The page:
A zombie apocalypse is one thing. A volcanic eruption is quite another, for, as the journalist who does a framing voice-over narration for Brooks’ latest puts it, when Mount Rainier popped its cork, “it was the psychological aspect, the hyperbole-fueled hysteria that had ended up killing the most people.” Maybe, but the sasquatches whom the volcano displaced contributed to the statistics, too, if only out of self-defense. Brooks places the epicenter of the Bigfoot war in a high-tech hideaway populated by the kind of people you might find in a Jurassic Park franchise: the schmo who doesn’t know how to do much of anything but tries anyway, the well-intentioned bleeding heart, the know-it-all intellectual who turns out to know the wrong things, the immigrant with a tough backstory and an instinct for survival. Indeed, the novel does double duty as a survival manual, packed full of good advice—for instance, try not to get wounded, for “injury turns you from a giver to a taker. Taking up our resources, our time to care for you.” Brooks presents a case for making room for Bigfoot in the world while peppering his narrative with timely social criticism about bad behavior on the human side of the conflict: The explosion of Rainier might have been better forecast had the president not slashed the budget of the U.S. Geological Survey, leading to “immediate suspension of the National Volcano Early Warning System,” and there’s always someone around looking to monetize the natural disaster and the sasquatch-y onslaught that follows. Brooks is a pro at building suspense even if it plays out in some rather spectacularly yucky episodes, one involving a short spear that takes its name from “the sucking sound of pulling it out of the dead man’s heart and lungs.” Grossness aside, it puts you right there on the scene.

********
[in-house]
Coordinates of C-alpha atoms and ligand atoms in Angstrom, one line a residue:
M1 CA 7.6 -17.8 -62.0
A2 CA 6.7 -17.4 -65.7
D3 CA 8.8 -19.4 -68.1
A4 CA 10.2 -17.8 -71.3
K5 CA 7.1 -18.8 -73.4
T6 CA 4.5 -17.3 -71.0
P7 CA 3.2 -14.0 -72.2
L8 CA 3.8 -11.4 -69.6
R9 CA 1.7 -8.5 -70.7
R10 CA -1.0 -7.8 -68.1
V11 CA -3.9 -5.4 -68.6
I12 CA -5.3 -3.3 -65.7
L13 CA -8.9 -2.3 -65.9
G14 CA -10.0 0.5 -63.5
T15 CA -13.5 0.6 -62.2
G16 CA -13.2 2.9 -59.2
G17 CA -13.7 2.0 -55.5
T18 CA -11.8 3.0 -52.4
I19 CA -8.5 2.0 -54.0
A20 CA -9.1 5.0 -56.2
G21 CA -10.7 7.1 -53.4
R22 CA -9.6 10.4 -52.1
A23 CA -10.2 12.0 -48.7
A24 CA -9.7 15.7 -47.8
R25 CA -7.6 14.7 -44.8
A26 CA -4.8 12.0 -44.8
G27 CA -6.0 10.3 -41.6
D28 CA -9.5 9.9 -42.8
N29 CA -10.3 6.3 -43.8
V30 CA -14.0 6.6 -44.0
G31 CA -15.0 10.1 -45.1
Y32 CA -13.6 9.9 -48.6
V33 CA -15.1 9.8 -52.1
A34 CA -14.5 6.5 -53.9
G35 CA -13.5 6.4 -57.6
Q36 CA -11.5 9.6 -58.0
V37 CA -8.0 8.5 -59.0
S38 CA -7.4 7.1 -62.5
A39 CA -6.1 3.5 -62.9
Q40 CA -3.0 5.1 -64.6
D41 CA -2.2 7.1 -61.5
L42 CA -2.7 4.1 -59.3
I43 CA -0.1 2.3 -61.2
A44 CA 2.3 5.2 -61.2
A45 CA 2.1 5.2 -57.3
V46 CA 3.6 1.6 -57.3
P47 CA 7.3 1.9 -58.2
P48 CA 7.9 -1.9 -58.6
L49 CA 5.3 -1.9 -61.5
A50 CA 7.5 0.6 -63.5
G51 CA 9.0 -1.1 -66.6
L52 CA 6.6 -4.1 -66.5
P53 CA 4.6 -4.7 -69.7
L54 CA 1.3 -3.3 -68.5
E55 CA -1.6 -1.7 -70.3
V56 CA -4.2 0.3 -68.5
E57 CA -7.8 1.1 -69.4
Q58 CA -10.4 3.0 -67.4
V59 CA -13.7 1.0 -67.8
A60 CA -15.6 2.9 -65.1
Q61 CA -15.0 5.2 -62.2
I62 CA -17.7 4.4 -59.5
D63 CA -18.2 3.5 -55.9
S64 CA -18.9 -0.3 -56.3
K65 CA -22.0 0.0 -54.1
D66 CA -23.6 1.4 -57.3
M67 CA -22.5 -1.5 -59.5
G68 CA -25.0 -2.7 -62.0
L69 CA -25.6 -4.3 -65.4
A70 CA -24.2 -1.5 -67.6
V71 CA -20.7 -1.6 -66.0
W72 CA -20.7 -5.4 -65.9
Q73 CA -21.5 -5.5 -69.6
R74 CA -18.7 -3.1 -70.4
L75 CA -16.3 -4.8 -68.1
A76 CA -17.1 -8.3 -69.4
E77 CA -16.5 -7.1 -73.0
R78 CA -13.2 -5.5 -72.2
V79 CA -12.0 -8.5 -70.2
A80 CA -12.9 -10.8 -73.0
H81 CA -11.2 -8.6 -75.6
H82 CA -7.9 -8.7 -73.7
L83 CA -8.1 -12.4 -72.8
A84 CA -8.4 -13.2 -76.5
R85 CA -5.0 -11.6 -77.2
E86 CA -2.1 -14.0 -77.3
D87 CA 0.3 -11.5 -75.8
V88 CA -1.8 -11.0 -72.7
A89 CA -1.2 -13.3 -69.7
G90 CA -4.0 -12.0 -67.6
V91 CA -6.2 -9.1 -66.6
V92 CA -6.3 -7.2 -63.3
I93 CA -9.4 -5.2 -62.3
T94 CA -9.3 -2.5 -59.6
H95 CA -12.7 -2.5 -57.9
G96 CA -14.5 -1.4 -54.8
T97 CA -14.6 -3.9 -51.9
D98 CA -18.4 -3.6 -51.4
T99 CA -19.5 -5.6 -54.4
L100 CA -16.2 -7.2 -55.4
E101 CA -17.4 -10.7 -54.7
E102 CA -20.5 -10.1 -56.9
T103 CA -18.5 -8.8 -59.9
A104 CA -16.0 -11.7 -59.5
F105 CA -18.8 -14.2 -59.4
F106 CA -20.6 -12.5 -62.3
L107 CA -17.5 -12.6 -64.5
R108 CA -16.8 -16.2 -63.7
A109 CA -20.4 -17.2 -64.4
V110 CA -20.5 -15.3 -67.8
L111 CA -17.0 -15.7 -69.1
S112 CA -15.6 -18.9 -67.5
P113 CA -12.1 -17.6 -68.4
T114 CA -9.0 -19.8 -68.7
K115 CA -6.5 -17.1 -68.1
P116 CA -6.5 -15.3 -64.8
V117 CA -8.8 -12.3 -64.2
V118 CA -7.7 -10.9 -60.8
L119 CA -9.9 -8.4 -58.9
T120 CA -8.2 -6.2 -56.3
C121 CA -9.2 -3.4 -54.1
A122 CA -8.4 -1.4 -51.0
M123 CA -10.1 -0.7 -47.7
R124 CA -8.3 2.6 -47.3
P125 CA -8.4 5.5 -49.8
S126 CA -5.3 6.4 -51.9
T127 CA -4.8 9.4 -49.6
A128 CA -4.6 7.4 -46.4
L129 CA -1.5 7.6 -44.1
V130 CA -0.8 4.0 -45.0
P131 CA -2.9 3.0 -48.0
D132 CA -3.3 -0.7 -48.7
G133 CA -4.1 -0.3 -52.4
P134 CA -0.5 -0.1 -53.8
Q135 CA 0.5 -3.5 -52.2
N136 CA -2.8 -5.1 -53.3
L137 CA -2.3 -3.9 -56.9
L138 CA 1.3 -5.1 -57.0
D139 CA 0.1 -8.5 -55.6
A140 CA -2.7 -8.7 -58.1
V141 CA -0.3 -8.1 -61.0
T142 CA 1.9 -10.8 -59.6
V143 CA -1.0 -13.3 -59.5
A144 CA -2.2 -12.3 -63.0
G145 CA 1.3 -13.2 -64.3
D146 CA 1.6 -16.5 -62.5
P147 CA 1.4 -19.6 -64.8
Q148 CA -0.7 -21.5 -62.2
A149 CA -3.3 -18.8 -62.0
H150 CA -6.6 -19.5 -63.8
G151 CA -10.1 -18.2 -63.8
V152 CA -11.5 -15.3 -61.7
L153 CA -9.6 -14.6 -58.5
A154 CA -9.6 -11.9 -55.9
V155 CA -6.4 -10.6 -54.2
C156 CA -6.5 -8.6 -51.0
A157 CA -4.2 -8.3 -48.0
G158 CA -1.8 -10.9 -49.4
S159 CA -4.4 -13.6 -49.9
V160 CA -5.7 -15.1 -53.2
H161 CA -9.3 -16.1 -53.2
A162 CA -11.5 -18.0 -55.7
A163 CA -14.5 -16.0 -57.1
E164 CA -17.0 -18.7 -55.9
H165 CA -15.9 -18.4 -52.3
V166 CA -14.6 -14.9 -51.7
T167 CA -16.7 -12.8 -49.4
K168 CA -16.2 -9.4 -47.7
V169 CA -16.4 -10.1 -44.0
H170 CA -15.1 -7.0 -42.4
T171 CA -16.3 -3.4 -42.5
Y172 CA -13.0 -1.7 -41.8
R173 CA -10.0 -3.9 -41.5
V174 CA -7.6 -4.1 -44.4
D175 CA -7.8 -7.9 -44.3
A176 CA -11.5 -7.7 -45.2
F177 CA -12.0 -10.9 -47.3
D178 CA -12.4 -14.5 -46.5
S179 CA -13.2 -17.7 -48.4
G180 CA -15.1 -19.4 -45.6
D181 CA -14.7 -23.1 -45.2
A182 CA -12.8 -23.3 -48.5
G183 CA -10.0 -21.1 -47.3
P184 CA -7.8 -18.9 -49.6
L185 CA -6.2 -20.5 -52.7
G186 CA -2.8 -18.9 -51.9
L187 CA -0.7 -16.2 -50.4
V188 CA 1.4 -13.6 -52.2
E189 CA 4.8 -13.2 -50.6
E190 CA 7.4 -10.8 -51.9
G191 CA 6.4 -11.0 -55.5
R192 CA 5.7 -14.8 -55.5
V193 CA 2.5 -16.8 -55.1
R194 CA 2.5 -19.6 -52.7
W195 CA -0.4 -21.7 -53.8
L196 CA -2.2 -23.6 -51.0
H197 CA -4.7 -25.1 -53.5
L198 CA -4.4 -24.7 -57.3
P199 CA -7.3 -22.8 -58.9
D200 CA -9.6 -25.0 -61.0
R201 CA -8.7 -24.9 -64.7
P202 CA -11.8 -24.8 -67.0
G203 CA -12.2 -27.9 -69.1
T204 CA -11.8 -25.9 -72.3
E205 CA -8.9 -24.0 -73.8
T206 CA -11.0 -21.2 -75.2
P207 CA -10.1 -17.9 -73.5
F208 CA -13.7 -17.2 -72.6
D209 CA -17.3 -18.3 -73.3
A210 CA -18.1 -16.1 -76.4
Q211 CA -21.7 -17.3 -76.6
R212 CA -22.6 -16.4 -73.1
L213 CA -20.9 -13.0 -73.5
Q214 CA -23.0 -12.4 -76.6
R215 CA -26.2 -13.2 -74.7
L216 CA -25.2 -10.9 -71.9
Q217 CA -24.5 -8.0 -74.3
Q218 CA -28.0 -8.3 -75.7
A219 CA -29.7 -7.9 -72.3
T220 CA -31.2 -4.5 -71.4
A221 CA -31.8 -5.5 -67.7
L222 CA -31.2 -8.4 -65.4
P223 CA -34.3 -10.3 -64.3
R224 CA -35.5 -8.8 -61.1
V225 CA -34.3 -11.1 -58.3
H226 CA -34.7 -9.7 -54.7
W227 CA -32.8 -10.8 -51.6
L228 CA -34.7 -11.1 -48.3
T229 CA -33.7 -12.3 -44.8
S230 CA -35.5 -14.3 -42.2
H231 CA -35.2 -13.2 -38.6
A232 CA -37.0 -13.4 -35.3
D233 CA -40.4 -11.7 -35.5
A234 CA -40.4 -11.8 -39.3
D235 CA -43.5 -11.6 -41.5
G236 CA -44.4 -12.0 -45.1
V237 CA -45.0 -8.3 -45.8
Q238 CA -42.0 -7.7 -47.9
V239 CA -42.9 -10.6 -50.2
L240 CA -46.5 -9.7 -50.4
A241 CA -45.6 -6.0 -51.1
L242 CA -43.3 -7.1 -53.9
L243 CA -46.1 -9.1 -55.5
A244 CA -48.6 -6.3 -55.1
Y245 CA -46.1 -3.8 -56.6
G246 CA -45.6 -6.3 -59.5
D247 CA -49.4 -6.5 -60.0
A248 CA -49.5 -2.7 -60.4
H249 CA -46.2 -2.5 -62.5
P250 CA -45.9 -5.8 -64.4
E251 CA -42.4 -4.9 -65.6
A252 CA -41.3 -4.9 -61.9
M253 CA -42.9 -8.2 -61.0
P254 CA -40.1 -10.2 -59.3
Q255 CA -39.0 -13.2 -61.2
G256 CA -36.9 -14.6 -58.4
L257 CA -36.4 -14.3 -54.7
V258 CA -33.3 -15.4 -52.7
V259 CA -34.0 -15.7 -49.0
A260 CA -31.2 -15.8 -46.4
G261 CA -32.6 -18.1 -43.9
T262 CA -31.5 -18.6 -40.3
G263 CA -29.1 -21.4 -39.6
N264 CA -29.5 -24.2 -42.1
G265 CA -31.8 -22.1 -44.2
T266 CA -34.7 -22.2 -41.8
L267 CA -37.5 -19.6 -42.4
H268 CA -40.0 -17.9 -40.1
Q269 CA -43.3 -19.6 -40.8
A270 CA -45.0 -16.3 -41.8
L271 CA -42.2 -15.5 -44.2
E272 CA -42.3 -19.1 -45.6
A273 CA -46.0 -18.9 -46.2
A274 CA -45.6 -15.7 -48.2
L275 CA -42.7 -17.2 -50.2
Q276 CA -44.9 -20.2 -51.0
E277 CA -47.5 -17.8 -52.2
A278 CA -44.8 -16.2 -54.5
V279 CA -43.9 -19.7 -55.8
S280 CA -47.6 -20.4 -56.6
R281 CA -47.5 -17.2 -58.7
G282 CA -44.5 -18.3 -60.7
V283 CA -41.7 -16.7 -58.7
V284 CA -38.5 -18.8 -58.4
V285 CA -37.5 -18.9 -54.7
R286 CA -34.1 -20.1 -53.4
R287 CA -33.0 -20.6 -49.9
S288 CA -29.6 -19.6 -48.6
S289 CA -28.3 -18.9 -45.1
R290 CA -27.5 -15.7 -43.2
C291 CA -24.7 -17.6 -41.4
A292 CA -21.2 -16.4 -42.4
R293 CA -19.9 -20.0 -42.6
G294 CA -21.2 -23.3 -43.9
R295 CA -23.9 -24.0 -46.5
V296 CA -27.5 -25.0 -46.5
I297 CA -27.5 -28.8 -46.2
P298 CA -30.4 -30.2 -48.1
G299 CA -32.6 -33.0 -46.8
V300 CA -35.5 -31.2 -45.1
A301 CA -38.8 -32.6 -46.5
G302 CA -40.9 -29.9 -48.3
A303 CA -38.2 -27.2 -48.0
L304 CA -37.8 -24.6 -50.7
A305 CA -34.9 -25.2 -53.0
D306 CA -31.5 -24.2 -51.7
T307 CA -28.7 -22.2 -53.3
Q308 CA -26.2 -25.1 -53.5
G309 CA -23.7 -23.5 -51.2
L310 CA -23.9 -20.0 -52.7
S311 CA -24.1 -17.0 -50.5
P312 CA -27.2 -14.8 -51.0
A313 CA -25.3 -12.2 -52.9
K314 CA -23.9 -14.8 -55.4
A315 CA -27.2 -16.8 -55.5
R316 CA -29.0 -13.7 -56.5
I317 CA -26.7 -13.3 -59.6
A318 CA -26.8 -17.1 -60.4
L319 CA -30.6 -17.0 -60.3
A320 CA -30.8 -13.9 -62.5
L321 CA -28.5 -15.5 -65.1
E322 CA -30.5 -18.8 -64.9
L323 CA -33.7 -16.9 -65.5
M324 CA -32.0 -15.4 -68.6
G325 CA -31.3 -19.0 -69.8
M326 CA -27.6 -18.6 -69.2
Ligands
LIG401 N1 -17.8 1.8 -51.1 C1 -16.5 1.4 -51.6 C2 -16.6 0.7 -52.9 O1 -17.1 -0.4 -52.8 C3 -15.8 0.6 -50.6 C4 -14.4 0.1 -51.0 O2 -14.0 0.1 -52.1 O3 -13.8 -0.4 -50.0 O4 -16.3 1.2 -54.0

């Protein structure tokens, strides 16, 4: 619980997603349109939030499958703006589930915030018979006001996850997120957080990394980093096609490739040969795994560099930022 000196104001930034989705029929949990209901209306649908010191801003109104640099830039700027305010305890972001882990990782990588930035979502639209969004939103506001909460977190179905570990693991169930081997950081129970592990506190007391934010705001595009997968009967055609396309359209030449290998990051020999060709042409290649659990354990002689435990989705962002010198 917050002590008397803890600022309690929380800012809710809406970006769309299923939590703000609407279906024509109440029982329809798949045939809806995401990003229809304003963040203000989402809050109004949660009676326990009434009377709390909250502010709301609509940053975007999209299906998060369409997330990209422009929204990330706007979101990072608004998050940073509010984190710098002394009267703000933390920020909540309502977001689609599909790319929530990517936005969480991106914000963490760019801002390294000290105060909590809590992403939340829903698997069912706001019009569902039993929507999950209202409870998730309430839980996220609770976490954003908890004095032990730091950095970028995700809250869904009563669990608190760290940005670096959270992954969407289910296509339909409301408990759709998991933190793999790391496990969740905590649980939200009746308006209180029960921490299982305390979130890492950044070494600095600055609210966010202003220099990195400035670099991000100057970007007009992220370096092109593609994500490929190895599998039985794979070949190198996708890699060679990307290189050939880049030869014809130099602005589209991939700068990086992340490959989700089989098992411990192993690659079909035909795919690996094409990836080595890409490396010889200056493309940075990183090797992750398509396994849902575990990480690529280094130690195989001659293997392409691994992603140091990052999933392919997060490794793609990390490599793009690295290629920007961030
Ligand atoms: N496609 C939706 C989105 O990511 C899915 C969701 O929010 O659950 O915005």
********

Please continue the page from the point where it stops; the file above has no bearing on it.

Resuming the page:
A tasty, if not always tasteful, tale of supernatural mayhem that fans of King and Crichton alike will enjoy.

Pub Date: June 16, 2020

ISBN: 978-1-9848-2678-7

Page Count: 304

Publisher: Del Rey/Ballantine

Review Posted Online: Feb. 10, 2020

Kirkus Reviews Issue: March 1, 2020

Did you like this book?

Kin “[find] each other’s lives inscrutable” in this rich, sharp story about the way identity is formed.

Our Verdict

  • Our Verdict
  • GET IT

  • New York Times Bestseller

  • IndieBound Bestseller


Inseparable identical twin sisters ditch home together, and then one decides to vanish.

The talented Bennett fuels her fiction with secrets—first in her lauded debut, The Mothers (2016), and now in the assured and magnetic story of the Vignes sisters, light-skinned women parked on opposite sides of the color line. Desiree, the “fidgety twin,” and Stella, “a smart, careful girl,” make their break from stultifying rural Mallard, Louisiana, becoming 16-year-old runaways in 1954 New Orleans. The novel opens 14 years later as Desiree, fleeing a violent marriage in D.C., returns home with a different relative: her 8-year-old daughter, Jude. The gossips are agog: “In Mallard, nobody married dark....Marrying a dark man and dragging his blueblack child all over town was one step too far.” Desiree's decision seals Jude’s misery in this “colorstruck” place and propels a new generation of flight: Jude escapes on a track scholarship to UCLA. Tending bar as a side job in Beverly Hills, she catches a glimpse of her mother’s doppelgänger. Stella, ensconced in white society, is shedding her fur coat. Jude, so black that strangers routinely stare, is unrecognizable to her aunt. All this is expertly paced, unfurling before the book is half finished; a reader can guess what is coming. Bennett is deeply engaged in the unknowability of other people and the scourge of colorism. The scene in which Stella adopts her white persona is a tour de force of doubling and confusion. It calls up Toni Morrison’s The Bluest Eye, the book's 50-year-old antecedent. Bennett's novel plays with its characters' nagging feelings of being incomplete—for the twins without each other; for Jude’s boyfriend, Reese, who is trans and seeks surgery; for their friend Barry, who performs in drag as Bianca. Bennett keeps all these plot threads thrumming and her social commentary crisp. In the second half, Jude spars with her cousin Kennedy, Stella's daughter, a spoiled actress.

Kin “[find] each other’s lives inscrutable” in this rich, sharp story about the way identity is formed.

Pub Date: June 2, 2020

ISBN: 978-0-525-53629-1

Page Count: 352

Publisher: Riverhead

Review Posted Online: March 15, 2020

Kirkus Reviews Issue: April 1, 2020

Did you like this book?